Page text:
Well, 2020 is just about behind us and never before has the need to be flexible been so apparent. If nothing else, that historic year taught us how to roll with the punches. Being forced to become more adaptable is one of the few silver linings we might take with us into 2021. With that in mind, I choose to see this new year as The Year of Flexibility. The following reflection on Flexible Thinking is the first in a series of thoughts on the importance of living flexibly. I’m starting with Flexible Thinking, because the way we think determines our choices and reactions in our daily lives,

Flexible Thinking

A friend who is into such things told me something wild about commercial jets. He said that airliners in flight are actually off-course the majority of the time! (Yes, these are the same planes that we all fly across the country in.) They go off-course by a few degrees—this way or that way—and must constantly readjust their headings to stay on-course. Luckily for everyone, despite being mostly off-course, they always end up on the runway they’re supposed to. And consider this: Pilots don’t judge themselves for frequently being off-course. Pilots don’t immediately just give up when the control tower tells them they need to correct their flight path. In fact, pilots expect to be off-course; making course-corrections is how long-distance air travel works.

Wouldn’t it be great if we all could apply those principles to how we live our lives? Wouldn’t it be great to not automatically beat ourselves up when we stumble off-course—even if we stumble off-course a lot? To just make another behavior adjustment and then keep going?

Shifting Our Mindset

It all comes down to mindset; how our habitual attitude sets up strategies for dealing with obstacles and setbacks. Our mindset develops over time.  It’s so ingrained that most of us never question whether it truly serves us or not. The hitch is, a mindset that is unquestioned may become entrenched and inflexible over time.

Changing a way of thinking from inflexible to flexible is simple, if not easy. To change requires two things:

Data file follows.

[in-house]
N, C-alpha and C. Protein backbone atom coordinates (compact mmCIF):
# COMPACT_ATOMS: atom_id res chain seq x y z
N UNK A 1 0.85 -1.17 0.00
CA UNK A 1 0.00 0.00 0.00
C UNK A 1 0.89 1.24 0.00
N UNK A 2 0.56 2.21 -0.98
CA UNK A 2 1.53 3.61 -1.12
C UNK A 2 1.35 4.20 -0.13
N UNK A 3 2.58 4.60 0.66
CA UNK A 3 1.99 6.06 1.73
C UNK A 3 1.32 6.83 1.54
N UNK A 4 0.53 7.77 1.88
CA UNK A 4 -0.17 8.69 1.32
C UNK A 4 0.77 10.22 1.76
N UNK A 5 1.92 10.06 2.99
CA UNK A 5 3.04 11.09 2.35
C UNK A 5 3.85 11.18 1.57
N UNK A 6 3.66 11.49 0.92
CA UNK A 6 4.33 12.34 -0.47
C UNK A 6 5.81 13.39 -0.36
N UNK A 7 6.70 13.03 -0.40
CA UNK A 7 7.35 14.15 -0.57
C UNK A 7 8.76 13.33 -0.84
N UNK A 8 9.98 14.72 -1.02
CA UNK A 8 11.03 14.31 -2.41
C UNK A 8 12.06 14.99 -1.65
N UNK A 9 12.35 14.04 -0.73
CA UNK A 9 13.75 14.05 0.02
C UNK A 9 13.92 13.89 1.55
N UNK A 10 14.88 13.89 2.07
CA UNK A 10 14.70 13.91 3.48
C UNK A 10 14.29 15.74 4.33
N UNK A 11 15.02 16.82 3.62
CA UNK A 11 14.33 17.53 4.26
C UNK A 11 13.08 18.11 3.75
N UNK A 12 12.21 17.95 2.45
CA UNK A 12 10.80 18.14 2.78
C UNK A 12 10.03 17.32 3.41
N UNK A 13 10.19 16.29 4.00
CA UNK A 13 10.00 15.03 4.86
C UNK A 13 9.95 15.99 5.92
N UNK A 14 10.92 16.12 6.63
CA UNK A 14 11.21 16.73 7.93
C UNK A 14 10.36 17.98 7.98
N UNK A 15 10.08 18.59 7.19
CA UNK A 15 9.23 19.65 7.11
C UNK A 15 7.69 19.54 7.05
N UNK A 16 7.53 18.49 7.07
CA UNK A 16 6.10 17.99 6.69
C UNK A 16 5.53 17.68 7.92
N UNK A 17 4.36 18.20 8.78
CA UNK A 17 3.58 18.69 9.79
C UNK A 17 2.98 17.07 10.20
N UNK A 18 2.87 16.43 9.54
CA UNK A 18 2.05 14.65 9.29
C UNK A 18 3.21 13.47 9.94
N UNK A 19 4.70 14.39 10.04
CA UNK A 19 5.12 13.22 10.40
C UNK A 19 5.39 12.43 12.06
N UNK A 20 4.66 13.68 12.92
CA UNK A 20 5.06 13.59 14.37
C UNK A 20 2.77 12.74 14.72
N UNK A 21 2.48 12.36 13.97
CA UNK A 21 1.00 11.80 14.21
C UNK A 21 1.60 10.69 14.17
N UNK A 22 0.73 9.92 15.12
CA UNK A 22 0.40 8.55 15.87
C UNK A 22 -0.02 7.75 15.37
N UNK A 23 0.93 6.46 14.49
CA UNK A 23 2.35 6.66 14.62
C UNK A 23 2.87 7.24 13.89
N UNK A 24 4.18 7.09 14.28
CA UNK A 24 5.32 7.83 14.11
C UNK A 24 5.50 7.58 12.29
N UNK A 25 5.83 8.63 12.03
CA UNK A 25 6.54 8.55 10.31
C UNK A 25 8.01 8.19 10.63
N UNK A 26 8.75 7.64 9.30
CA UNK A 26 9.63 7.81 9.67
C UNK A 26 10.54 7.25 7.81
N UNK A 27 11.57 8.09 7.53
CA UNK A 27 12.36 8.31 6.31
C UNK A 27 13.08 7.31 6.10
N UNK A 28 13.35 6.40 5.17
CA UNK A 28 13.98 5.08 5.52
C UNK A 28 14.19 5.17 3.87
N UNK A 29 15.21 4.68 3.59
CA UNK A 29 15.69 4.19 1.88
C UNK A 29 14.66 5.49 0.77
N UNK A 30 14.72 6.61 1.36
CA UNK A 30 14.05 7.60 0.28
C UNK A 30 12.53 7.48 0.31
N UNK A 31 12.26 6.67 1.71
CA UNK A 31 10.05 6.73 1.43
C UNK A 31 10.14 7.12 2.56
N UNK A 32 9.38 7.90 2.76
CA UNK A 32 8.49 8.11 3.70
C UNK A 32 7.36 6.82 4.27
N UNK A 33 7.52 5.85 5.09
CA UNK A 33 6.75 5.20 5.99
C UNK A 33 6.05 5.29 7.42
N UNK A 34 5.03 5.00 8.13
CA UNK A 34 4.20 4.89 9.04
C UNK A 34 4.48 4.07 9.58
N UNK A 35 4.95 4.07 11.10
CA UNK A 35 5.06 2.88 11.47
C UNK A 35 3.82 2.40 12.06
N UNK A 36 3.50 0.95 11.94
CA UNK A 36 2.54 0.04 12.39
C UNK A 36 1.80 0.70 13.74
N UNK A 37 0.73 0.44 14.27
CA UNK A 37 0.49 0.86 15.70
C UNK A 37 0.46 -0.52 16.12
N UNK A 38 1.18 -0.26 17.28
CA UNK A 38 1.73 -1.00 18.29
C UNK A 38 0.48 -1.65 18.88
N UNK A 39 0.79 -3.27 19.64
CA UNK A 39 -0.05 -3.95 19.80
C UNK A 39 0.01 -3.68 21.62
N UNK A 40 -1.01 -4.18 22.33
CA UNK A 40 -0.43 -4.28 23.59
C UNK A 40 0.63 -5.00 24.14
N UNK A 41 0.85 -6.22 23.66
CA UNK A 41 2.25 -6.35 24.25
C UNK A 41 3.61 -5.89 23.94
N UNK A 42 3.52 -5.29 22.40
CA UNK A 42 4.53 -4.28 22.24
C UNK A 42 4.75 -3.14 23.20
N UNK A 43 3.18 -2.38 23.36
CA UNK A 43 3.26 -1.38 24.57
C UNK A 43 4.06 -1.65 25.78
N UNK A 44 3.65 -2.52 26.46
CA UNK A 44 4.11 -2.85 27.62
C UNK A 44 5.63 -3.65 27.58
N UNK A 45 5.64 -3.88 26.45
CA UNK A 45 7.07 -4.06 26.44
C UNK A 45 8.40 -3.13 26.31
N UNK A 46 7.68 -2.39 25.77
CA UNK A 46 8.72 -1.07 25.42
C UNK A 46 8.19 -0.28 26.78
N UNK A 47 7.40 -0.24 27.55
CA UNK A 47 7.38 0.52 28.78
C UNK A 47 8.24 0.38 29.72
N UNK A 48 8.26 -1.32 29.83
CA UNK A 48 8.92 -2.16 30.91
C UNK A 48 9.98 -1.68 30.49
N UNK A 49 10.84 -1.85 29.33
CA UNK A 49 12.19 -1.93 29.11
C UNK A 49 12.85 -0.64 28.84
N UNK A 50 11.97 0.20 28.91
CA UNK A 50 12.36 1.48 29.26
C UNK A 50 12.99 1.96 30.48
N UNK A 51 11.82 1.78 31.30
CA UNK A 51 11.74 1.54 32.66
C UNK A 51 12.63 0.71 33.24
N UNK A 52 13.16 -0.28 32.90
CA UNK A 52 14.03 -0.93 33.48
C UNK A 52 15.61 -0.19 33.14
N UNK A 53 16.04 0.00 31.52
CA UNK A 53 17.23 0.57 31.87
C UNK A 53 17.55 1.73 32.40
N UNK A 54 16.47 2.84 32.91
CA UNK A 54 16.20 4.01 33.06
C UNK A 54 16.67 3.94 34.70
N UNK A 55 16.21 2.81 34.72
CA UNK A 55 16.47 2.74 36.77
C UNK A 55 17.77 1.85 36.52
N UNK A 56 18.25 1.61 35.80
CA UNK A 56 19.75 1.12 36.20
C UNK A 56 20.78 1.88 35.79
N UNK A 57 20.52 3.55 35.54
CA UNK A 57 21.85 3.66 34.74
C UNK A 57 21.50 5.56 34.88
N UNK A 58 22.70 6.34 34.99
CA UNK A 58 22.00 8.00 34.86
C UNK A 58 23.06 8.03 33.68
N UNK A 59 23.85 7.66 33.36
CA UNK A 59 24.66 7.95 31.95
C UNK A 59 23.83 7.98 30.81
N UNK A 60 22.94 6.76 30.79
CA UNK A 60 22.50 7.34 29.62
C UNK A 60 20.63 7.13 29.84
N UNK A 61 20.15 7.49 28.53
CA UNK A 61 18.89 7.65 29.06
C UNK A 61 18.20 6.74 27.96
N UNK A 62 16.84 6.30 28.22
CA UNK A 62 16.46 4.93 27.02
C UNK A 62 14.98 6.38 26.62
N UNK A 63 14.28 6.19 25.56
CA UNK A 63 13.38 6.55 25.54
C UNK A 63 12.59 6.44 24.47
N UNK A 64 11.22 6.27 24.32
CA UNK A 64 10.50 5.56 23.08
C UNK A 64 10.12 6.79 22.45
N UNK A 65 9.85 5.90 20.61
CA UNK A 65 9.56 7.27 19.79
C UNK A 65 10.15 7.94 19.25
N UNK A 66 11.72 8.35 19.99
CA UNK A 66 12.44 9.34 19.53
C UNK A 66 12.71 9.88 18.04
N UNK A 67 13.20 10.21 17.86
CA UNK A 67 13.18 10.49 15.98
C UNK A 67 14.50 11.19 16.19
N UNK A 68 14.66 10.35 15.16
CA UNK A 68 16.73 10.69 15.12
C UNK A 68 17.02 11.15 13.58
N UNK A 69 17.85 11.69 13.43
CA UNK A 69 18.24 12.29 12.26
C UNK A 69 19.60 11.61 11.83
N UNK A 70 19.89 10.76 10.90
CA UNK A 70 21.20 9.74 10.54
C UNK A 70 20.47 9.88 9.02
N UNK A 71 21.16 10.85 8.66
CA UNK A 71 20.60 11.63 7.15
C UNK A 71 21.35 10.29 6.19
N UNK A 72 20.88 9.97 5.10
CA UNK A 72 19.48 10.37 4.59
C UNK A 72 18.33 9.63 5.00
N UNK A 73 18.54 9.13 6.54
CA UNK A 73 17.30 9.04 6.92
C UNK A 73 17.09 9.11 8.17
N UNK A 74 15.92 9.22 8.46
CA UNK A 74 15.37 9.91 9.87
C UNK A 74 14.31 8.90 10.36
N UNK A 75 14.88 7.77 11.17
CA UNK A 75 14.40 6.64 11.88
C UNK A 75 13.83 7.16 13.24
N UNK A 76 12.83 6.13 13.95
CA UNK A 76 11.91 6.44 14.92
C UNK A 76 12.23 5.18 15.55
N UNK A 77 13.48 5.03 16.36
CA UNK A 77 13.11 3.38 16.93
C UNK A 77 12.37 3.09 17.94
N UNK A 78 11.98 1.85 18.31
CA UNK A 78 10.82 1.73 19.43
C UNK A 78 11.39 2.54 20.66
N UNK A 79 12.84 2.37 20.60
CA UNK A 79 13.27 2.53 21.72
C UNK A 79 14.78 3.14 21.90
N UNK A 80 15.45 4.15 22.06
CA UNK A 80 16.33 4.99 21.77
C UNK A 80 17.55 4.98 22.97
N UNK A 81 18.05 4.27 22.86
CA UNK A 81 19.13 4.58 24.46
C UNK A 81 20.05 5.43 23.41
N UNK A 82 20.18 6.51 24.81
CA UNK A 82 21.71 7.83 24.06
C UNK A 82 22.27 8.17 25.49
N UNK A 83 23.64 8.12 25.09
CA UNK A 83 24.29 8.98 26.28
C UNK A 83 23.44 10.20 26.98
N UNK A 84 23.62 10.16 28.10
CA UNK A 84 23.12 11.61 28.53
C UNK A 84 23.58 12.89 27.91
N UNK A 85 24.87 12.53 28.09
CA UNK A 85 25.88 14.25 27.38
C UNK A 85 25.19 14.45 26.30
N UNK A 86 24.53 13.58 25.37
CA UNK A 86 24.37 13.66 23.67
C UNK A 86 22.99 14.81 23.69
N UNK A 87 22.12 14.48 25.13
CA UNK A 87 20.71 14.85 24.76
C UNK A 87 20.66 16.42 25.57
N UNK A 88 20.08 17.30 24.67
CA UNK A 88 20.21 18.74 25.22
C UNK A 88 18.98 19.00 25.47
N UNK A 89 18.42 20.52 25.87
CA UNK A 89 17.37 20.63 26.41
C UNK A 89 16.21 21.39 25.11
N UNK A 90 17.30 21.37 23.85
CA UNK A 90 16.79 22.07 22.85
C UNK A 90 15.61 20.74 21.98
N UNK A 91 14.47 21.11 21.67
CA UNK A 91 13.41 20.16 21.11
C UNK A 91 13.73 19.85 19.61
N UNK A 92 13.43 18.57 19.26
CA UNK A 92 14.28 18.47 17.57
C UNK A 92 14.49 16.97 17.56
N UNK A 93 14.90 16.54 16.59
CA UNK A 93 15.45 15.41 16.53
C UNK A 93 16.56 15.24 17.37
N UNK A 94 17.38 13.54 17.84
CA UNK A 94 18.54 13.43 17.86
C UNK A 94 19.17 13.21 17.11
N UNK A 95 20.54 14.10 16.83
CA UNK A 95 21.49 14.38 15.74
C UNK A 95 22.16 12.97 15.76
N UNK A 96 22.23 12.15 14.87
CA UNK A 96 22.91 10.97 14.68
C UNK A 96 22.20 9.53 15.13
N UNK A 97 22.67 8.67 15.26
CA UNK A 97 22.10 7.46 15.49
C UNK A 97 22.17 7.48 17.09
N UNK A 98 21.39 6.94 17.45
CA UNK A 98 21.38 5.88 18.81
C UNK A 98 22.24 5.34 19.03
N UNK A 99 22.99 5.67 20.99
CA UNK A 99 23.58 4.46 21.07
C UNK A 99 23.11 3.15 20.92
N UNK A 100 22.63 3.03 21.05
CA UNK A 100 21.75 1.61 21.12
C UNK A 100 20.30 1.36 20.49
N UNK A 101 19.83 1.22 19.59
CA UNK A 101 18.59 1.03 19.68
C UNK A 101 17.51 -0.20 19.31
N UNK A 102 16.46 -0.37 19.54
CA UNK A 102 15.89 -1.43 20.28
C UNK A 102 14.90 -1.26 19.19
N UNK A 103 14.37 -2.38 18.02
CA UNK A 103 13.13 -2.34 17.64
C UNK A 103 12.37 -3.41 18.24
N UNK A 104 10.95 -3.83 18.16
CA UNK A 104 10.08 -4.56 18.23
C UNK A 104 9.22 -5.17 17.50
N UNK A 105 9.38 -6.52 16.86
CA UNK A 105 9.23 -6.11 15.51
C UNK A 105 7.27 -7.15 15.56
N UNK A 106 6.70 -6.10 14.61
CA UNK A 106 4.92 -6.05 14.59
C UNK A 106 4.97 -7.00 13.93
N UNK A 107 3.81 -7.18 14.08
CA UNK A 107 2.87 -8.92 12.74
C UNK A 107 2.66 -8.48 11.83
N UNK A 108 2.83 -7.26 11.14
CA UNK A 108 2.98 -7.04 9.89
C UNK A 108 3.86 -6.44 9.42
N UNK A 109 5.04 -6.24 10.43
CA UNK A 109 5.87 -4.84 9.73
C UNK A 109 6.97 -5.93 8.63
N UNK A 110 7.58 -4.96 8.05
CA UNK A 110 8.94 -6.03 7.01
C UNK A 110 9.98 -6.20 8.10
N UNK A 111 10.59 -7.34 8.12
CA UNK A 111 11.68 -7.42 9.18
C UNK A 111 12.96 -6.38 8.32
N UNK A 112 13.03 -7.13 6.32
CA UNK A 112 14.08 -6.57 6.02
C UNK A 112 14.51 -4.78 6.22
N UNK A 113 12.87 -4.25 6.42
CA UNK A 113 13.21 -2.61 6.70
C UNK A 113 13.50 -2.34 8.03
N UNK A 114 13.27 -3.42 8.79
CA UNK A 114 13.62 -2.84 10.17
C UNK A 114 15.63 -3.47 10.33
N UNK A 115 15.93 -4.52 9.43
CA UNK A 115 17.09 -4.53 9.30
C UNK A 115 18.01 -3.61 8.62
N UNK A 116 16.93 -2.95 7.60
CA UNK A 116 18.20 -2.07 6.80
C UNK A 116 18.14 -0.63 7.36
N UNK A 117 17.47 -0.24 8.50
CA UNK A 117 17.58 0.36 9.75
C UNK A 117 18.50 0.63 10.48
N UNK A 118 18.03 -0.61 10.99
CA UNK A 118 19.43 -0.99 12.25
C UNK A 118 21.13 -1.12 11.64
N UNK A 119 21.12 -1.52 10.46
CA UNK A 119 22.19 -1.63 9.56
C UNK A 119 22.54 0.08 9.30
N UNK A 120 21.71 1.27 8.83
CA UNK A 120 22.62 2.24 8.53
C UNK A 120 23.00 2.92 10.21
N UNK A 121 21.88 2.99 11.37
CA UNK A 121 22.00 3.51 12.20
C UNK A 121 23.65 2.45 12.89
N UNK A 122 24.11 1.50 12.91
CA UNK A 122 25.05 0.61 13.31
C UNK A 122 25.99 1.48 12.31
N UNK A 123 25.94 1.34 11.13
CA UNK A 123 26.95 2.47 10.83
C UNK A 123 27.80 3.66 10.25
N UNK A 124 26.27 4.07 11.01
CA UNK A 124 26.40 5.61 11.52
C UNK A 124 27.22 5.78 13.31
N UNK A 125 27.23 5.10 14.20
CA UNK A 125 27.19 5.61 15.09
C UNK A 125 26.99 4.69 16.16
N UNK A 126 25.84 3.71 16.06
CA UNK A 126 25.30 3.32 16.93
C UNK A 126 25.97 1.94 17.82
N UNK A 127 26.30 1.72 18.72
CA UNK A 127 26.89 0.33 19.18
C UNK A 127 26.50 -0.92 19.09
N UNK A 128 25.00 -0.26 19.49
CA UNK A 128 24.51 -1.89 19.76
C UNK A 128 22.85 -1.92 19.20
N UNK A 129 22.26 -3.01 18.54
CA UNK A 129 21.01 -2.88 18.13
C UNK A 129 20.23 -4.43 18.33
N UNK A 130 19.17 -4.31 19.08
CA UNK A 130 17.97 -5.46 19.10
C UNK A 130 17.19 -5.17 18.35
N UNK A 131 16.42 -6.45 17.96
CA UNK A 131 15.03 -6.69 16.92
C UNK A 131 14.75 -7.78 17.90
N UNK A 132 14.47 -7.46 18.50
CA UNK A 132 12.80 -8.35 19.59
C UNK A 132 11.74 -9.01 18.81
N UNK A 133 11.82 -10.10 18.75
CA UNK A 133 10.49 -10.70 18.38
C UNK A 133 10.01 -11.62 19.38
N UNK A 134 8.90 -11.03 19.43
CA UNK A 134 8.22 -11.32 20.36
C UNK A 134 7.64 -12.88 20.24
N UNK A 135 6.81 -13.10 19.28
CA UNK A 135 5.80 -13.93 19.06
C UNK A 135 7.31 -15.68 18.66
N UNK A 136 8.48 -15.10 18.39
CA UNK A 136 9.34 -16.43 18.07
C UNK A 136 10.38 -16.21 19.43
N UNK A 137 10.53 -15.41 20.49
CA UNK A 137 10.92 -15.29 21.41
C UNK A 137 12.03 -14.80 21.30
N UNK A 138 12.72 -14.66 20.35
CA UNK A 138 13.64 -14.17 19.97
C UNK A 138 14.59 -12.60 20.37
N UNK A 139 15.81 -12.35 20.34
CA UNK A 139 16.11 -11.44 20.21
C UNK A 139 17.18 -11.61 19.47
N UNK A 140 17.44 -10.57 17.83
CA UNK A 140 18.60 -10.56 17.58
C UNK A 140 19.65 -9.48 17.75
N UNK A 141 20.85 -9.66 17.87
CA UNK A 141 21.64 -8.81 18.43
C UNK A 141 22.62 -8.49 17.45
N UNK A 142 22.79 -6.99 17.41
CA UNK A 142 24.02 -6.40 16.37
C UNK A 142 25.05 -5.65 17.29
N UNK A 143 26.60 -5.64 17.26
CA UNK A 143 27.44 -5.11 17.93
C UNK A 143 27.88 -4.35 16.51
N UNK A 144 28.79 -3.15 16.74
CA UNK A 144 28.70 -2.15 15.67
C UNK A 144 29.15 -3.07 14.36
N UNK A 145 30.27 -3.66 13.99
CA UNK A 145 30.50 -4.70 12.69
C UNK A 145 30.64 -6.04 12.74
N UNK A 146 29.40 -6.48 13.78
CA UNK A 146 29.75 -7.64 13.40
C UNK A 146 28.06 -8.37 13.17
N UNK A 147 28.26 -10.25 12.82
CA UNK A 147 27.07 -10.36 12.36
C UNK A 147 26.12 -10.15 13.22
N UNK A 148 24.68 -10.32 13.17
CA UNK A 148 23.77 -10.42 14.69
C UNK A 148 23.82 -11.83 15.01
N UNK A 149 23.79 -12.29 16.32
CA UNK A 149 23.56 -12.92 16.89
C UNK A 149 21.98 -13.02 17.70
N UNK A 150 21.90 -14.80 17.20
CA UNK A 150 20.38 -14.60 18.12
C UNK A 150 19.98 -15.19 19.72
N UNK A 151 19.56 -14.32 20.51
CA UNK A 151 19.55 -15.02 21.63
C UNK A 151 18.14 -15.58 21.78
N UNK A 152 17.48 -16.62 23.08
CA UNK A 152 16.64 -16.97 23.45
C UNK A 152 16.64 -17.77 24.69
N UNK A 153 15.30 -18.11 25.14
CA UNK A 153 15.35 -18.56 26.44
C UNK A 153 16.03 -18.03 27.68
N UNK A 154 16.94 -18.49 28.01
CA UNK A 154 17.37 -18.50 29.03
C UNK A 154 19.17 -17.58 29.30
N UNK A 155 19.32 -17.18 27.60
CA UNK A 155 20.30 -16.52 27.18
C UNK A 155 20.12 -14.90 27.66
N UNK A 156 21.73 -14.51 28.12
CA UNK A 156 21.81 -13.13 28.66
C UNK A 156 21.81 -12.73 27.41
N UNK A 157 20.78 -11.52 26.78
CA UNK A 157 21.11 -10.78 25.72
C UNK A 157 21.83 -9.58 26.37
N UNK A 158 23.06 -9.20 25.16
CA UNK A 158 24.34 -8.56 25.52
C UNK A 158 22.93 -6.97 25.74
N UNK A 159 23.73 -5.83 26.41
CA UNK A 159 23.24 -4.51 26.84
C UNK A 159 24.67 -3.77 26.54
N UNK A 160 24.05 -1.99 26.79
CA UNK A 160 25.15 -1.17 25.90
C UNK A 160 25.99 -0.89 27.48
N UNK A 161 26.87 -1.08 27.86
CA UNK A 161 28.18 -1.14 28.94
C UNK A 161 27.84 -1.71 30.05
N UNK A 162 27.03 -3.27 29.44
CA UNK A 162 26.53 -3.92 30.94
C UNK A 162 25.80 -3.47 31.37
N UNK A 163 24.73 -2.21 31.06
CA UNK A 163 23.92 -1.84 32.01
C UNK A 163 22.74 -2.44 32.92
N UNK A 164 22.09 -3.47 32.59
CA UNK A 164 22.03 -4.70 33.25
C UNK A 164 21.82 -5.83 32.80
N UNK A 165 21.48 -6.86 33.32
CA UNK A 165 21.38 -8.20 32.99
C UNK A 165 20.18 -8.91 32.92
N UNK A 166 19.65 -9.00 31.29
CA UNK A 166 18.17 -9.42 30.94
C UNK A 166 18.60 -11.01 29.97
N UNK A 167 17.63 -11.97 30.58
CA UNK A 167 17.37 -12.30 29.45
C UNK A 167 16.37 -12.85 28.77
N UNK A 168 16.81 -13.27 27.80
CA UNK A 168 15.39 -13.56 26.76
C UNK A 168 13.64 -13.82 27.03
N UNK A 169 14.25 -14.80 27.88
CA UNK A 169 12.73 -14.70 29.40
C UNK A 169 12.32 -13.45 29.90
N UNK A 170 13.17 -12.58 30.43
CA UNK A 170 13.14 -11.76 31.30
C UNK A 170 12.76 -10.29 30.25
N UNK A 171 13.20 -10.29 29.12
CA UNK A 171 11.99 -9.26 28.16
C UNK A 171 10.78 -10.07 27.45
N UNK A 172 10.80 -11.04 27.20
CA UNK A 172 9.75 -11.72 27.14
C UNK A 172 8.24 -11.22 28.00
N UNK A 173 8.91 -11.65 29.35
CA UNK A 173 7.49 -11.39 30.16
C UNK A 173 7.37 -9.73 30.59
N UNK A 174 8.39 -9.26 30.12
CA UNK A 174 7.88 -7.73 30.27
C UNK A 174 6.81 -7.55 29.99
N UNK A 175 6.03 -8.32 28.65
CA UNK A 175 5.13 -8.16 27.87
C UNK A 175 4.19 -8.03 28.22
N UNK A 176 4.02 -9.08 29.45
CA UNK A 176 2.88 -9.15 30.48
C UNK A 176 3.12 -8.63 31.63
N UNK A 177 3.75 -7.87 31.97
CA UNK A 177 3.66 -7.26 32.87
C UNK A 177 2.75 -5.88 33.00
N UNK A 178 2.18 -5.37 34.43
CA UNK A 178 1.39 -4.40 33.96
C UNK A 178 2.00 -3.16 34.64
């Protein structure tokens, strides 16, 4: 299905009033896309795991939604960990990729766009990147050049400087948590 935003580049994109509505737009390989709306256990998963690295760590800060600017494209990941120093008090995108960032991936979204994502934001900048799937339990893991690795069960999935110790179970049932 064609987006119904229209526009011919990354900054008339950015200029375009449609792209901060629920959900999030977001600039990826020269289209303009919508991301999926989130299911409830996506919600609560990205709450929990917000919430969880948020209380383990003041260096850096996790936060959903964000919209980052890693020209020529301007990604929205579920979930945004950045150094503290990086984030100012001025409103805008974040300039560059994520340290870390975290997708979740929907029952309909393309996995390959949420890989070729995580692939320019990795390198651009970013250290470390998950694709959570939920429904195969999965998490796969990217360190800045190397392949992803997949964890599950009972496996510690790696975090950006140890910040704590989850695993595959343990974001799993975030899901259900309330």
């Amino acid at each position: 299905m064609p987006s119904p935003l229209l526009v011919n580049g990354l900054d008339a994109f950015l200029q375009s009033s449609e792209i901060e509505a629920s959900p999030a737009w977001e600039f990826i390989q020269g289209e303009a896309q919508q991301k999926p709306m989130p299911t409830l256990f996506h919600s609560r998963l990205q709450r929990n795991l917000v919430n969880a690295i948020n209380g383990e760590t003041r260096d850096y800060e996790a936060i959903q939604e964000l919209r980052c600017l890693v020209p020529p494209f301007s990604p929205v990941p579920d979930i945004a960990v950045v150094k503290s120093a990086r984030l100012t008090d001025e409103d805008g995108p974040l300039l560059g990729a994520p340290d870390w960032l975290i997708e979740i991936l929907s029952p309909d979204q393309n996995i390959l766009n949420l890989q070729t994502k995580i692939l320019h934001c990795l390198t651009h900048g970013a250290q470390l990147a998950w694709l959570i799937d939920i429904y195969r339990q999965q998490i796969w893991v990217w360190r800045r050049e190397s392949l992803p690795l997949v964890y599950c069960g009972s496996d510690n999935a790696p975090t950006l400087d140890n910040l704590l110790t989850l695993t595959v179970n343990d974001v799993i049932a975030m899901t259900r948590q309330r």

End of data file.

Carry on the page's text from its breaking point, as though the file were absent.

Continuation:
First, acknowledge that attaining perfection is not really possible, but excellence can be achieved with focus, effort, and course correction. (Also, in many cases good enough is good enough, so let’s be selective about where we spend our valuable energy.)

Second, challenge any self-talk that makes one feel like a failure. Making a mistake does not make anyone a failure, it is just an “off-course” incident. Stopping and taking a break does not mean one is giving up, it usually means it is simply time to recharge.

It is easy to see how and why flexible thinking is an important aspect of  living mindfully!

The Importance of a Positive Mindset

Flexible thinking does not dwell on the negative. Flexible thinking might look to the past for constructive information, but it doesn’t look back wallowing in regret. It looks forward, focused on the most promising choices it can see that lie ahead. If someone’s most cherished plan ends in failure, that does not make that person a failure. It simply means that that person has been off-course. Flexible thinking allows anyone the grace to take stock of what went wrong, and what lessons can be learned to guide future choices. This is true in all aspects of life, from relationships, to career plans, to eating strategies.

Sometimes even the most flexible of thinkers feel lost, or stuck, or pissed off at the world. All that is fine, as long as, in time they re-engage their flexible mindset. Hey, like we discussed at the beginning: it’s completely fine to be off-course before they course-correct! So as we start our journey through 2021, let’s embrace our off-course/on-course flight path. It might just be a great year after all.